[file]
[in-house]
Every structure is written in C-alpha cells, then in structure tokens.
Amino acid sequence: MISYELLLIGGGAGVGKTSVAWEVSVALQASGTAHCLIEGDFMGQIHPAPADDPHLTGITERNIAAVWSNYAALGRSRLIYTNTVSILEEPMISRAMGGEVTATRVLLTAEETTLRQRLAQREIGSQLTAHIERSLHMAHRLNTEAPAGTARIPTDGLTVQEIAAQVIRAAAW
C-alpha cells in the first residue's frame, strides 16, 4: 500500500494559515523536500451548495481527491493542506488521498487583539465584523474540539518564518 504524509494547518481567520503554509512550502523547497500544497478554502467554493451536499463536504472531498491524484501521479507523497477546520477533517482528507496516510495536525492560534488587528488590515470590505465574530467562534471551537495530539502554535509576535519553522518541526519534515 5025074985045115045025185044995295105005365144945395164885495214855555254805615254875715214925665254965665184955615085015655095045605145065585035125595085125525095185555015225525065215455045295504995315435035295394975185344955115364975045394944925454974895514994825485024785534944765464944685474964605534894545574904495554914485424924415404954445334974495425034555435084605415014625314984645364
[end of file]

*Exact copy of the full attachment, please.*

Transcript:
[in-house]
Every structure is written in C-alpha cells, then in structure tokens.
Amino acid sequence: MISYELLLIGGGAGVGKTSVAWEVSVALQASGTAHCLIEGDFMGQIHPAPADDPHLTGITERNIAAVWSNYAALGRSRLIYTNTVSILEEPMISRAMGGEVTATRVLLTAEETTLRQRLAQREIGSQLTAHIERSLHMAHRLNTEAPAGTARIPTDGLTVQEIAAQVIRAAAW
C-alpha cells in the first residue's frame, strides 16, 4: 500500500494559515523536500451548495481527491493542506488521498487583539465584523474540539518564518 504524509494547518481567520503554509512550502523547497500544497478554502467554493451536499463536504472531498491524484501521479507523497477546520477533517482528507496516510495536525492560534488587528488590515470590505465574530467562534471551537495530539502554535509576535519553522518541526519534515 5025074985045115045025185044995295105005365144945395164885495214855555254805615254875715214925665254965665184955615085015655095045605145065585035125595085125525095185555015225525065215455045295504995315435035295394975185344955115364975045394944925454974895514994825485024785534944765464944685474964605534894545574904495554914485424924415404954445334974495425034555435084605415014625314984645364